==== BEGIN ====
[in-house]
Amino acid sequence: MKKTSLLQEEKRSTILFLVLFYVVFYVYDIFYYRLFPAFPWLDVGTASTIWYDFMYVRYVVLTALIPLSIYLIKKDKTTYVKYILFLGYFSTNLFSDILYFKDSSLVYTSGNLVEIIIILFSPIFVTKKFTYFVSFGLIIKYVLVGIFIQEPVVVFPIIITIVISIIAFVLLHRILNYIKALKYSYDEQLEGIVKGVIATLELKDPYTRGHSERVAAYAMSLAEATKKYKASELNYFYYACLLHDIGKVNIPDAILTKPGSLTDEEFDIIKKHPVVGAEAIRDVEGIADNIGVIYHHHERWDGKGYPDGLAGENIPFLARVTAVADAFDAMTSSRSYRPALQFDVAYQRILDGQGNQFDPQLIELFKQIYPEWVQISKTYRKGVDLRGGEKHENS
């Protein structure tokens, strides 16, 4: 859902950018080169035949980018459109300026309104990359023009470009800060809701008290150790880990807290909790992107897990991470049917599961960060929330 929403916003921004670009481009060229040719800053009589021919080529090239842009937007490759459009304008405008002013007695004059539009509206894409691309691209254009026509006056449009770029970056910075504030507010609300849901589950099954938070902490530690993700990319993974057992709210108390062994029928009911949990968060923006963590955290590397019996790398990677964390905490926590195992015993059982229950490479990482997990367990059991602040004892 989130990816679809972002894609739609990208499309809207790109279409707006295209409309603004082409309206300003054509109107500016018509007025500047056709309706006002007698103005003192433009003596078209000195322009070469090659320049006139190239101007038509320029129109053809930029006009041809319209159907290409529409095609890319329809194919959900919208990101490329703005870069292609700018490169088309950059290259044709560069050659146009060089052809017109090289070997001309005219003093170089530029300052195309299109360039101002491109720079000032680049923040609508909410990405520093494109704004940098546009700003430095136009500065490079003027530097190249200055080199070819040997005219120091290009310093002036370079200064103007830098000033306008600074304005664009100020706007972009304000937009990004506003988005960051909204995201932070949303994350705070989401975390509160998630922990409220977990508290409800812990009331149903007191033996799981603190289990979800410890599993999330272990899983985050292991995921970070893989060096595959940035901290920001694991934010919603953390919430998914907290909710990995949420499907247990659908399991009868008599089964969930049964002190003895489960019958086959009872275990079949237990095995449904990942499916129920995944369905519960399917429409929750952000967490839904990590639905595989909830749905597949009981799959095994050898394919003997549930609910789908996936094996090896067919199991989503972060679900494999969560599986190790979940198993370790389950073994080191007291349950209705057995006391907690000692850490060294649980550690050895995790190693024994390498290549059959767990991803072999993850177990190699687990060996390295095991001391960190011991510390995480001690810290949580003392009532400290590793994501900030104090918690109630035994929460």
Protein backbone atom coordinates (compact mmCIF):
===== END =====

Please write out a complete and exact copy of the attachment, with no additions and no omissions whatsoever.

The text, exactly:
[in-house]
Amino acid sequence: MKKTSLLQEEKRSTILFLVLFYVVFYVYDIFYYRLFPAFPWLDVGTASTIWYDFMYVRYVVLTALIPLSIYLIKKDKTTYVKYILFLGYFSTNLFSDILYFKDSSLVYTSGNLVEIIIILFSPIFVTKKFTYFVSFGLIIKYVLVGIFIQEPVVVFPIIITIVISIIAFVLLHRILNYIKALKYSYDEQLEGIVKGVIATLELKDPYTRGHSERVAAYAMSLAEATKKYKASELNYFYYACLLHDIGKVNIPDAILTKPGSLTDEEFDIIKKHPVVGAEAIRDVEGIADNIGVIYHHHERWDGKGYPDGLAGENIPFLARVTAVADAFDAMTSSRSYRPALQFDVAYQRILDGQGNQFDPQLIELFKQIYPEWVQISKTYRKGVDLRGGEKHENS
């Protein structure tokens, strides 16, 4: 859902950018080169035949980018459109300026309104990359023009470009800060809701008290150790880990807290909790992107897990991470049917599961960060929330 929403916003921004670009481009060229040719800053009589021919080529090239842009937007490759459009304008405008002013007695004059539009509206894409691309691209254009026509006056449009770029970056910075504030507010609300849901589950099954938070902490530690993700990319993974057992709210108390062994029928009911949990968060923006963590955290590397019996790398990677964390905490926590195992015993059982229950490479990482997990367990059991602040004892 989130990816679809972002894609739609990208499309809207790109279409707006295209409309603004082409309206300003054509109107500016018509007025500047056709309706006002007698103005003192433009003596078209000195322009070469090659320049006139190239101007038509320029129109053809930029006009041809319209159907290409529409095609890319329809194919959900919208990101490329703005870069292609700018490169088309950059290259044709560069050659146009060089052809017109090289070997001309005219003093170089530029300052195309299109360039101002491109720079000032680049923040609508909410990405520093494109704004940098546009700003430095136009500065490079003027530097190249200055080199070819040997005219120091290009310093002036370079200064103007830098000033306008600074304005664009100020706007972009304000937009990004506003988005960051909204995201932070949303994350705070989401975390509160998630922990409220977990508290409800812990009331149903007191033996799981603190289990979800410890599993999330272990899983985050292991995921970070893989060096595959940035901290920001694991934010919603953390919430998914907290909710990995949420499907247990659908399991009868008599089964969930049964002190003895489960019958086959009872275990079949237990095995449904990942499916129920995944369905519960399917429409929750952000967490839904990590639905595989909830749905597949009981799959095994050898394919003997549930609910789908996936094996090896067919199991989503972060679900494999969560599986190790979940198993370790389950073994080191007291349950209705057995006391907690000692850490060294649980550690050895995790190693024994390498290549059959767990991803072999993850177990190699687990060996390295095991001391960190011991510390995480001690810290949580003392009532400290590793994501900030104090918690109630035994929460």
Protein backbone atom coordinates (compact mmCIF):